High Output Management
A classic guide to excelling in the business world
High Output Management is based directly on the experiences of Andrew Grove. Published for the first time in 1983, it is considered a must-read. To this day, entrepreneurs, managers and employees follow the advice given in this practical guide to excelling in the corporate world. It is more of a challenge for an entrepreneur to make a business flourish and grow than to get it off the ground in the first place. A successful company grows thanks to the people who work in it, so what is required to truly excel is a dynamic performance which can be improved and perfected. Managers with the ability to motivate employees and continuous training can ensure excellent results that will continue to grow.
Many useful tips to:
- Understand why a massive company like Intel was so successful.
- Inspire those who run a company and are looking for worthy examples to follow.
- Help people looking to improve their performance and that of their team.
Understanding the production process to ensure maximum
One of the first problems that must be dealt with in a new business is understanding the production process. Every business is different and can have its own specific characteristics, or be required to meet specific needs.
So it is very important to understand exactly what you are dealing with, and to examine each individual aspect, by dividing the production process into many small steps, which is essential when you are looking to optimise the output.
To explain this concept clearly, Grove uses the example of making a classic breakfast of boiled eggs and toast. For the breakfast to reach the client on time, there are a few things to consider before you start: the toast, coffee and boiled egg need to be ready at the same time, even though they have different cooking times. The one element that might seem unimportant does in fact hide the first secret to an efficient production process: time management. When analysing the production process of the aforementioned breakfast, we must keep in mind the egg’s cooking time so that we give it first priority, followed by the toast and then the coffee. If you have a lot of breakfasts to cook, you will need to organise a continuous system for boiling the eggs so that you always have some ready. You will need a continuous egg-boiler, which might mean rethinking the whole production process and adapting it accordingly.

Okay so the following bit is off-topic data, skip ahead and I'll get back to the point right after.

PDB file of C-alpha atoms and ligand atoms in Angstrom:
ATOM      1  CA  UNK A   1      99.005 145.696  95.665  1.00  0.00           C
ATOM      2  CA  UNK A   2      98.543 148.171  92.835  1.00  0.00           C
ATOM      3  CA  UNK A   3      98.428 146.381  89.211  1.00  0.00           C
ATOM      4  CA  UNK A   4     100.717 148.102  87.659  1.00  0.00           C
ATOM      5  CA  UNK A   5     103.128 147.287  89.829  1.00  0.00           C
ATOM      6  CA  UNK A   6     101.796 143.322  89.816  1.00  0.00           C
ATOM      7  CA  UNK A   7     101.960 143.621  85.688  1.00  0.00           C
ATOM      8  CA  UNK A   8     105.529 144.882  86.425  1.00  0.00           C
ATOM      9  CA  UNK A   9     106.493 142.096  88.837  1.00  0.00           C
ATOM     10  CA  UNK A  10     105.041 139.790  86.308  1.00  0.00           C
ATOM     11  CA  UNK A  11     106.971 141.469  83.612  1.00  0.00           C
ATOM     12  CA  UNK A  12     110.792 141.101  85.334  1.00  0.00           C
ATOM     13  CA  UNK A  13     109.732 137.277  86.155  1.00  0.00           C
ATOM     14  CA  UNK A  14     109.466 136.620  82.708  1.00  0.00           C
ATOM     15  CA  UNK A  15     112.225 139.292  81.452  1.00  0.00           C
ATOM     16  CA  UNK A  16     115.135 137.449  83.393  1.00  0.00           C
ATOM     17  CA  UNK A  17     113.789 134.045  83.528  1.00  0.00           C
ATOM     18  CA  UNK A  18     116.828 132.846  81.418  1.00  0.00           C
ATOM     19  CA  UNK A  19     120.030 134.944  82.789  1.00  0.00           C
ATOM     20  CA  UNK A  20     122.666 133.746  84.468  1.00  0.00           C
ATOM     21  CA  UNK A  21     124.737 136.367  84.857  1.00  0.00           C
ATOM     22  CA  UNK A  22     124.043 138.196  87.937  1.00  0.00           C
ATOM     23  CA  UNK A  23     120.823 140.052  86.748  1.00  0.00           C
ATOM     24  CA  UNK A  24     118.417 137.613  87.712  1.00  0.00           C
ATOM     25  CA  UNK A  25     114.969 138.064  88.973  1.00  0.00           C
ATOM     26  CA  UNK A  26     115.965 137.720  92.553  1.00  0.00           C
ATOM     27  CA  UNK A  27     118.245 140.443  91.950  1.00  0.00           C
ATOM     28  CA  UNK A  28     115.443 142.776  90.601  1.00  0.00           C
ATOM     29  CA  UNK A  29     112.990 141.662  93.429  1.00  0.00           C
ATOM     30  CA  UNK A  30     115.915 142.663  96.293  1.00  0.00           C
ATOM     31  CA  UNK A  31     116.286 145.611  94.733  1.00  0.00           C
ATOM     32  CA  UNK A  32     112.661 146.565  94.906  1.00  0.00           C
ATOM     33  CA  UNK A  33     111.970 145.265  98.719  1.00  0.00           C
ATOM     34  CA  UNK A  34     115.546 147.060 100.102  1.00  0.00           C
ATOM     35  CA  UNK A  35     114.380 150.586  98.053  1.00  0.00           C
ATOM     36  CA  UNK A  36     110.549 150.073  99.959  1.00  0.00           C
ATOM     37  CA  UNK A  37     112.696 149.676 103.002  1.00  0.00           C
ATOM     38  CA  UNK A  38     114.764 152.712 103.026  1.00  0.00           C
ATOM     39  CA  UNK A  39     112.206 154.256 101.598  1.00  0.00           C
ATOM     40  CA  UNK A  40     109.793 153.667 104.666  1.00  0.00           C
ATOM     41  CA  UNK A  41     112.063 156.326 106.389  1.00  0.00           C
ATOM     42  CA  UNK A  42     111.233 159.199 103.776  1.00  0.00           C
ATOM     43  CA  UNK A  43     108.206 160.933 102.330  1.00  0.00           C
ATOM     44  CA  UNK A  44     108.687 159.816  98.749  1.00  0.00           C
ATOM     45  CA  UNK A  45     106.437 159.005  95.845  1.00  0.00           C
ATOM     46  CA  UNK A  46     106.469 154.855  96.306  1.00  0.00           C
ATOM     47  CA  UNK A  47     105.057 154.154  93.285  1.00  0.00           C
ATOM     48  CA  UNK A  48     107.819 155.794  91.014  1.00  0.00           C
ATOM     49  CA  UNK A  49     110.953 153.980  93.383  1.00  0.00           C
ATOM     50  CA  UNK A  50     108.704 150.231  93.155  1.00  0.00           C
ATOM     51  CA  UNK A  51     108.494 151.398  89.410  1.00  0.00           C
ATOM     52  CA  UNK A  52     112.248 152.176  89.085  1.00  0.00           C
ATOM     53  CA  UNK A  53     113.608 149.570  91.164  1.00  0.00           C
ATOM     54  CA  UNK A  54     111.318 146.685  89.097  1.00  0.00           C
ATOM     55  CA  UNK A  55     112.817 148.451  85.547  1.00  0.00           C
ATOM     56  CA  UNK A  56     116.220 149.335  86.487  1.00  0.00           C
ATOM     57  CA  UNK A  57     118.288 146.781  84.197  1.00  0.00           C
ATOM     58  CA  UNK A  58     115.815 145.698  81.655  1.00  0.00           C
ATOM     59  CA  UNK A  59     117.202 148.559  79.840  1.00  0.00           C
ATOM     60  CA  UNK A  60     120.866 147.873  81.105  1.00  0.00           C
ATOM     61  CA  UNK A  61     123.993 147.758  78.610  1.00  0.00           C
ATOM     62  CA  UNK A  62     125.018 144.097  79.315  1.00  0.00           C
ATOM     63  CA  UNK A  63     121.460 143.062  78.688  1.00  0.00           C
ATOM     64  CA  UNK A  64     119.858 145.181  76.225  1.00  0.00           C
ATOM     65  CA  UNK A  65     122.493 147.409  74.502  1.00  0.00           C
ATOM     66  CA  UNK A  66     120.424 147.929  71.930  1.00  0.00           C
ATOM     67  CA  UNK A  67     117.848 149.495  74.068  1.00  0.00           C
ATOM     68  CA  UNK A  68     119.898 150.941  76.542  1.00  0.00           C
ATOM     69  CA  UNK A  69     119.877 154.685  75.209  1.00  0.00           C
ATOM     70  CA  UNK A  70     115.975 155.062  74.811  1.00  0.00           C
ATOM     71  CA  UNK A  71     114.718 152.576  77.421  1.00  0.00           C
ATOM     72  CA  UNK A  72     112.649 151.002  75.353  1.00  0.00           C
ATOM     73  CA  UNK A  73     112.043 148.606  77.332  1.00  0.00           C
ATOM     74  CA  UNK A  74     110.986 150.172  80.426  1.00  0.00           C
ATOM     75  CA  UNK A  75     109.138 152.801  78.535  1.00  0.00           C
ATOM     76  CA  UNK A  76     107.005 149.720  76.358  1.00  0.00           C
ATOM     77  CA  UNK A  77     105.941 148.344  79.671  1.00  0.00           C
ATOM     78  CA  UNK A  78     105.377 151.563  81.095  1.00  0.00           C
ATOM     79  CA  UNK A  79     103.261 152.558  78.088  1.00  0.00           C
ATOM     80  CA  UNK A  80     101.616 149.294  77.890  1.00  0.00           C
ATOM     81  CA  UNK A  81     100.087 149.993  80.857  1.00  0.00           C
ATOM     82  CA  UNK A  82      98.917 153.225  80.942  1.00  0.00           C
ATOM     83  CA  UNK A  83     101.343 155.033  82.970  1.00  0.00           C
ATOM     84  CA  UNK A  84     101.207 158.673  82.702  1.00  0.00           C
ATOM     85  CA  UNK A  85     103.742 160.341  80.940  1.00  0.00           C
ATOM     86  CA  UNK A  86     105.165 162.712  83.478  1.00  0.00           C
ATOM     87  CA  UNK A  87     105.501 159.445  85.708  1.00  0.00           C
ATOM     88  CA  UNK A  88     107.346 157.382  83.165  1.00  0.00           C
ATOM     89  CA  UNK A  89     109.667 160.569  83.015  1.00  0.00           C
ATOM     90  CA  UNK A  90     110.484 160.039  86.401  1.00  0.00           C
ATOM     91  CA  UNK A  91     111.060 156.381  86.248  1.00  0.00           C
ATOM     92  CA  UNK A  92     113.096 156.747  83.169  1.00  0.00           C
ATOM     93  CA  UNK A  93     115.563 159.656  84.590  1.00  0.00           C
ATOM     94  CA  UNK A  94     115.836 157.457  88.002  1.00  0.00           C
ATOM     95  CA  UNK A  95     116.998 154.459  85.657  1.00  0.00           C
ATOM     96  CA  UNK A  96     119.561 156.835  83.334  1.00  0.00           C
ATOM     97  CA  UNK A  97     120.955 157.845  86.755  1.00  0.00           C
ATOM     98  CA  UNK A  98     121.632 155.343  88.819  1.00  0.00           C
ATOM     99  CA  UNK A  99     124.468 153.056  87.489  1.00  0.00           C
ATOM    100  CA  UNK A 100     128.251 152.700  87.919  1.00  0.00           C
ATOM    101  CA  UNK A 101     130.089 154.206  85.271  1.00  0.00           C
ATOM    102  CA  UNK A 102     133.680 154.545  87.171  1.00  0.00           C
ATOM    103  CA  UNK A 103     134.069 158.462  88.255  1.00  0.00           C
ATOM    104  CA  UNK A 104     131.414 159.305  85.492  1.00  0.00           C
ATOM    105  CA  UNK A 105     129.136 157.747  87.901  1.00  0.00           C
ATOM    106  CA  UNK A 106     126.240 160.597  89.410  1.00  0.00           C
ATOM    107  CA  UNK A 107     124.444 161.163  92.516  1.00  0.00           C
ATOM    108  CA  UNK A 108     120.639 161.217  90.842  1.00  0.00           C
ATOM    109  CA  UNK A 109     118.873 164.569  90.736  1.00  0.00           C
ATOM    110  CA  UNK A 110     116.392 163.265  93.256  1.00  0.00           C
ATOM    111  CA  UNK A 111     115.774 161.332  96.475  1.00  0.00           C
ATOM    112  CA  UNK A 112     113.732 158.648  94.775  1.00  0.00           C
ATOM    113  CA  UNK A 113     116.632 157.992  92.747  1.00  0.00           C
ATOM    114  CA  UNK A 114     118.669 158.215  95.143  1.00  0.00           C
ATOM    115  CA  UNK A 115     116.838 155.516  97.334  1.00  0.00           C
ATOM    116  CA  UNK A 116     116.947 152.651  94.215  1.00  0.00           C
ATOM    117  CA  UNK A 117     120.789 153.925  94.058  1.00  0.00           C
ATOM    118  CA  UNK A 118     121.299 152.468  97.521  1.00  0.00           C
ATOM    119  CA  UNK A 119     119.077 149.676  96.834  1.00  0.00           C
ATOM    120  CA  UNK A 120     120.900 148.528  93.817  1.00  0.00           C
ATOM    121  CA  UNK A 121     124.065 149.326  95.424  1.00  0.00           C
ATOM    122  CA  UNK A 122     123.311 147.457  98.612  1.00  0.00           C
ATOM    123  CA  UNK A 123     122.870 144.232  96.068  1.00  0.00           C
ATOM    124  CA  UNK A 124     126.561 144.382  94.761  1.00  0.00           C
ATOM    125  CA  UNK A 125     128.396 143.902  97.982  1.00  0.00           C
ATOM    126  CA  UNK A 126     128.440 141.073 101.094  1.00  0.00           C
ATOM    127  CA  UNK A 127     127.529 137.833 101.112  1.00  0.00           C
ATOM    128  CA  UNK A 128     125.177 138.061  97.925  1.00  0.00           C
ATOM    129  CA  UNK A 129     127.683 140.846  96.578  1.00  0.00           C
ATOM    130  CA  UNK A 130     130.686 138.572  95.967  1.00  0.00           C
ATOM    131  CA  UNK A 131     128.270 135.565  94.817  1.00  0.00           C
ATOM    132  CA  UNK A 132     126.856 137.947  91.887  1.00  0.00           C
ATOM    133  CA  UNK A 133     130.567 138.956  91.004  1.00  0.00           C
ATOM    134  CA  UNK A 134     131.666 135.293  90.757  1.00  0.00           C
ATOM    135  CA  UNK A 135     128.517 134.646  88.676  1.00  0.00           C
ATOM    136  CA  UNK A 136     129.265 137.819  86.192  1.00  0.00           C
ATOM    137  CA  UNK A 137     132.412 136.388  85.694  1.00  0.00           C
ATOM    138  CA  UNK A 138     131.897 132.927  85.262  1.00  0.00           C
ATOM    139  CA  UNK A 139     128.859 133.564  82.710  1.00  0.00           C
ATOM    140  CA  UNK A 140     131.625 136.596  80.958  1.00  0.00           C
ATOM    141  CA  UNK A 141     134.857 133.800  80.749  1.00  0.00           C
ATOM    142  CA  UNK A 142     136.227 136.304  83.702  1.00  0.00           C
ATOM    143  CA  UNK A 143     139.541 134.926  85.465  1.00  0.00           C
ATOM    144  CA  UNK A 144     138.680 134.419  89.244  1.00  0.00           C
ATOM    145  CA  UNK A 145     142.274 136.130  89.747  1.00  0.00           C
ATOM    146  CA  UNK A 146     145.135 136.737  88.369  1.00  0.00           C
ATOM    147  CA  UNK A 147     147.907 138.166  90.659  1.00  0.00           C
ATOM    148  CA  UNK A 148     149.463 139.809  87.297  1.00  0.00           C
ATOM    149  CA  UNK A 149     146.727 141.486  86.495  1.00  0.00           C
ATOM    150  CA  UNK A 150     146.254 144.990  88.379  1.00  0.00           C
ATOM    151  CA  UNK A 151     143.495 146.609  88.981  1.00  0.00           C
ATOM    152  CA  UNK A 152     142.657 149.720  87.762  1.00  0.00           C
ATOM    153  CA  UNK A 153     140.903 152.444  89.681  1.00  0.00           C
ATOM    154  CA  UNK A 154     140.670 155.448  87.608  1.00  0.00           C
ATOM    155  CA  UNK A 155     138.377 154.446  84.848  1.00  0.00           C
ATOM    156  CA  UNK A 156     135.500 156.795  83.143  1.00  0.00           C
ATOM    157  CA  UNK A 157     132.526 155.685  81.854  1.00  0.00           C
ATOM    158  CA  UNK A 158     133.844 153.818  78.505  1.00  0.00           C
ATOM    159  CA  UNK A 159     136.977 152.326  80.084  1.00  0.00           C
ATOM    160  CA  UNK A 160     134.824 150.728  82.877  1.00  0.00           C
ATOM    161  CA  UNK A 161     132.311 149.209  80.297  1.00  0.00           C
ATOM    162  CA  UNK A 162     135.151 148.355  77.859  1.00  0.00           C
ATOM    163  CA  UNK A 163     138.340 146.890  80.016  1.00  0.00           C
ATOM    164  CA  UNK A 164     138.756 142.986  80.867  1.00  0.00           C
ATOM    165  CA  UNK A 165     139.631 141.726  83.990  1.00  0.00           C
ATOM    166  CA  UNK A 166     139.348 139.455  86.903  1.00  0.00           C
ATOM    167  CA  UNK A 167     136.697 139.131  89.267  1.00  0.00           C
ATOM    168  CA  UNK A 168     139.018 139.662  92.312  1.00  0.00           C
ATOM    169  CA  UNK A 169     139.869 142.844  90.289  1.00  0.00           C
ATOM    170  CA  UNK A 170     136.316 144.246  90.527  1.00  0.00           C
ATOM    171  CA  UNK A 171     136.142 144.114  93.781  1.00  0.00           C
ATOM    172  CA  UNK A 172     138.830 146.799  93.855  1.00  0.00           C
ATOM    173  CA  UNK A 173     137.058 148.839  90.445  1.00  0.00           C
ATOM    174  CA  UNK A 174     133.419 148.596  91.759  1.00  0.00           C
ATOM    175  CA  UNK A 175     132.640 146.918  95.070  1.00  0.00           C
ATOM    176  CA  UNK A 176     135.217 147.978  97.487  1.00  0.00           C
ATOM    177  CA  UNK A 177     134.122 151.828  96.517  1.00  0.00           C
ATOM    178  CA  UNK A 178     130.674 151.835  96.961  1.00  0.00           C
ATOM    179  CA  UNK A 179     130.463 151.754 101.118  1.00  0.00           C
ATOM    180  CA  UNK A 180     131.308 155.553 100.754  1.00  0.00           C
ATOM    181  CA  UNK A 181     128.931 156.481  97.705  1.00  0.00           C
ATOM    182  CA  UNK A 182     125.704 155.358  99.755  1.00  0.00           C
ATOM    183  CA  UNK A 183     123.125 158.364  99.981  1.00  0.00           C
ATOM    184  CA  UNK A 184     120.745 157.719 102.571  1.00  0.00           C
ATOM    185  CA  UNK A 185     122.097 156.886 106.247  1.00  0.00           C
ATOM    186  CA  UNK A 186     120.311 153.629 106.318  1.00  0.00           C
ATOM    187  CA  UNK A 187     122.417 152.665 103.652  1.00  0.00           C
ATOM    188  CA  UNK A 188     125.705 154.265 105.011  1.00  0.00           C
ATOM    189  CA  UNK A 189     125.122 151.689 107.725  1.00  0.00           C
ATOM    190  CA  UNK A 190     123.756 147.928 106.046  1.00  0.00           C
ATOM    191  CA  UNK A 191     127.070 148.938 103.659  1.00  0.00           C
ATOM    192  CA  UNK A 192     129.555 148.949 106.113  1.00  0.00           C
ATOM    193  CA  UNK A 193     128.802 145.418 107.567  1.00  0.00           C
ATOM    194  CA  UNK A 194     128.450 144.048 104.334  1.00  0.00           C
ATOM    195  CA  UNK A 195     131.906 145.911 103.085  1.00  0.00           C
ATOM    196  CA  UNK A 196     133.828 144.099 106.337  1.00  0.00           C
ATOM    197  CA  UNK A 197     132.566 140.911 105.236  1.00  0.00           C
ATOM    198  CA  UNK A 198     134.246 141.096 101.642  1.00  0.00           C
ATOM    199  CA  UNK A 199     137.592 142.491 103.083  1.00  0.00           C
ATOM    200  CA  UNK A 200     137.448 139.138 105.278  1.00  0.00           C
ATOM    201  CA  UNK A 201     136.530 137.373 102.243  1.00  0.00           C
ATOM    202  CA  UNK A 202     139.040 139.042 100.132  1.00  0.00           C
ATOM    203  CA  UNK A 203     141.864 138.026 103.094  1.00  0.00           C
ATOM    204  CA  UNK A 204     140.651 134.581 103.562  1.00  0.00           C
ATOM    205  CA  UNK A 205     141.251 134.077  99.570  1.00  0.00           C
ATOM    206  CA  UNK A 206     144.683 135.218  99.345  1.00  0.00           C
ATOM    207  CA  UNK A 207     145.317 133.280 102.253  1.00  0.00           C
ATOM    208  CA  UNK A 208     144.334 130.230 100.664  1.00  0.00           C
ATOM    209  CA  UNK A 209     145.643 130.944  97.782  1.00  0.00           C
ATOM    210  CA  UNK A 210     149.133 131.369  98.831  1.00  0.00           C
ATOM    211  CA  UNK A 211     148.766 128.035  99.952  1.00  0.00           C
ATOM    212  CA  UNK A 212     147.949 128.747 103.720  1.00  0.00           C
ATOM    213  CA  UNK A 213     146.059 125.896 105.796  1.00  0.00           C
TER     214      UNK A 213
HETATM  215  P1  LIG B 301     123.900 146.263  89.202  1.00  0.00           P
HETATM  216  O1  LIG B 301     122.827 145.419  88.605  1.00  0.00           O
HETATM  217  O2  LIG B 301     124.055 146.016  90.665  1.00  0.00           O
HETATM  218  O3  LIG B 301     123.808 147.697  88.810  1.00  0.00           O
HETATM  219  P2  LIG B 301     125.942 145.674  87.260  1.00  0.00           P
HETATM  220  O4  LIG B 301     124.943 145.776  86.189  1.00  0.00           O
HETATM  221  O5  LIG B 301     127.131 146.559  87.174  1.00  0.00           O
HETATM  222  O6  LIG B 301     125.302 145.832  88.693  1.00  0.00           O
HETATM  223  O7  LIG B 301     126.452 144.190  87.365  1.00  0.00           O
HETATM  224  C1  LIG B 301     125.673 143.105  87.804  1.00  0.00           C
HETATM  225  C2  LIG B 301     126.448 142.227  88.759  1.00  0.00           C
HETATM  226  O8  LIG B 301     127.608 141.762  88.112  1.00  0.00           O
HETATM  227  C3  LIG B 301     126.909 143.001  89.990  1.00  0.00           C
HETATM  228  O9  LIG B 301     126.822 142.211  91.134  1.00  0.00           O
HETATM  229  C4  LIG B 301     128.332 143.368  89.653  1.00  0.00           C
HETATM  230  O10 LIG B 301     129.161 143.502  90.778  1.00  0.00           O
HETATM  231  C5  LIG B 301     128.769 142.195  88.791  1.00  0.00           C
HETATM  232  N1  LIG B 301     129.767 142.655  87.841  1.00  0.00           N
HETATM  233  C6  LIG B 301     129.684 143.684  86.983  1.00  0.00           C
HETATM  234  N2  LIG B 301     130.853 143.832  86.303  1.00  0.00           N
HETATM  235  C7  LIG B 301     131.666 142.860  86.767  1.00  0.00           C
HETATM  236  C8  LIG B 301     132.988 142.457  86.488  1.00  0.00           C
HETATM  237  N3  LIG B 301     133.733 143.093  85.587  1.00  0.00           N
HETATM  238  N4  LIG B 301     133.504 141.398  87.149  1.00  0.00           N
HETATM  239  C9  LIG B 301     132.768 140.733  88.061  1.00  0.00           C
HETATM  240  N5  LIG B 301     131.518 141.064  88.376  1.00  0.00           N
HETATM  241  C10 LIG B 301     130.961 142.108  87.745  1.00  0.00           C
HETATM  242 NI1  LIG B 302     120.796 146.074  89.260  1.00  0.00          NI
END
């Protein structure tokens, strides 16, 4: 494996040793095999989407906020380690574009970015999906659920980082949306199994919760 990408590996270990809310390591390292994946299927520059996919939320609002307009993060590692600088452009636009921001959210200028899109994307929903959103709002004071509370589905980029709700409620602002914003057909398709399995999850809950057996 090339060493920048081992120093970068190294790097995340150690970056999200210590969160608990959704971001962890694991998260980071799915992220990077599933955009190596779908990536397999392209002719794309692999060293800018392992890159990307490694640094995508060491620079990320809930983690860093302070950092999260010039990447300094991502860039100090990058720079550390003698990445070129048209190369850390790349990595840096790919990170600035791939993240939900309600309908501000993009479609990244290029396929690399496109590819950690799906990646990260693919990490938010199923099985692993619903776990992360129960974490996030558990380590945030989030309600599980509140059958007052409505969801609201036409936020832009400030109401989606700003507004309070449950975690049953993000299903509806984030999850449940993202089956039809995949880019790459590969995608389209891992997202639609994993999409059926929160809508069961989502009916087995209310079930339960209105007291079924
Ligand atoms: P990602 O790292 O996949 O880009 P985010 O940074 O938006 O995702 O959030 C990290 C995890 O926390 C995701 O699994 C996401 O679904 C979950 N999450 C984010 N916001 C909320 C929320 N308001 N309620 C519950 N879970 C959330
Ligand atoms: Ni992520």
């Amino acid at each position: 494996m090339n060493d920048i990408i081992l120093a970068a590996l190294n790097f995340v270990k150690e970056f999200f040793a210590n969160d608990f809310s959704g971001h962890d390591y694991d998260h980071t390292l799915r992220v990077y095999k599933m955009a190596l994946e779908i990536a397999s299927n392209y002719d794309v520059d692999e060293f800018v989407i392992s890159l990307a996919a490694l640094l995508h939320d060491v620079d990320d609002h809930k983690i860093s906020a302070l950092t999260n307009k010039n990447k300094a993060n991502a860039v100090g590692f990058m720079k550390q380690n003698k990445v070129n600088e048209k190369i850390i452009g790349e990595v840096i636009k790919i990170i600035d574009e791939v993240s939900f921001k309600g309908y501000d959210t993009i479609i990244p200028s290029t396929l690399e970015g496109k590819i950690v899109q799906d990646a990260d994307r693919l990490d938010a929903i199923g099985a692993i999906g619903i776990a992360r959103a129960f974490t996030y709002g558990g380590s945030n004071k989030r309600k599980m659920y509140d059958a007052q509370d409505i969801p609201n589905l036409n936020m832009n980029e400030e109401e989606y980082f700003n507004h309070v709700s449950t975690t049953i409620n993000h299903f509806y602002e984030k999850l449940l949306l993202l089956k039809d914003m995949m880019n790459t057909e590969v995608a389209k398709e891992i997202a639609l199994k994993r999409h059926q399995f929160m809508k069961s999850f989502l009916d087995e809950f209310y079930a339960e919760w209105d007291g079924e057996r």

Grove says that it is important to identify the so-called ‘sticking point’ that slows down or interrupts production, so as to build the process with the aim of overcoming that obstacle.
The breakfast example can be used on any type of business because Grove’s objective is to draw attention to the time factor. This is why a preliminary analysis of the process is a must when setting up a task. The focus must stay on the result.
Identifying both the strong and weak points of any process enables immediate intervention, to optimise the actions that must be taken to achieve the desired end result.
The key ideas of "High Output Management"
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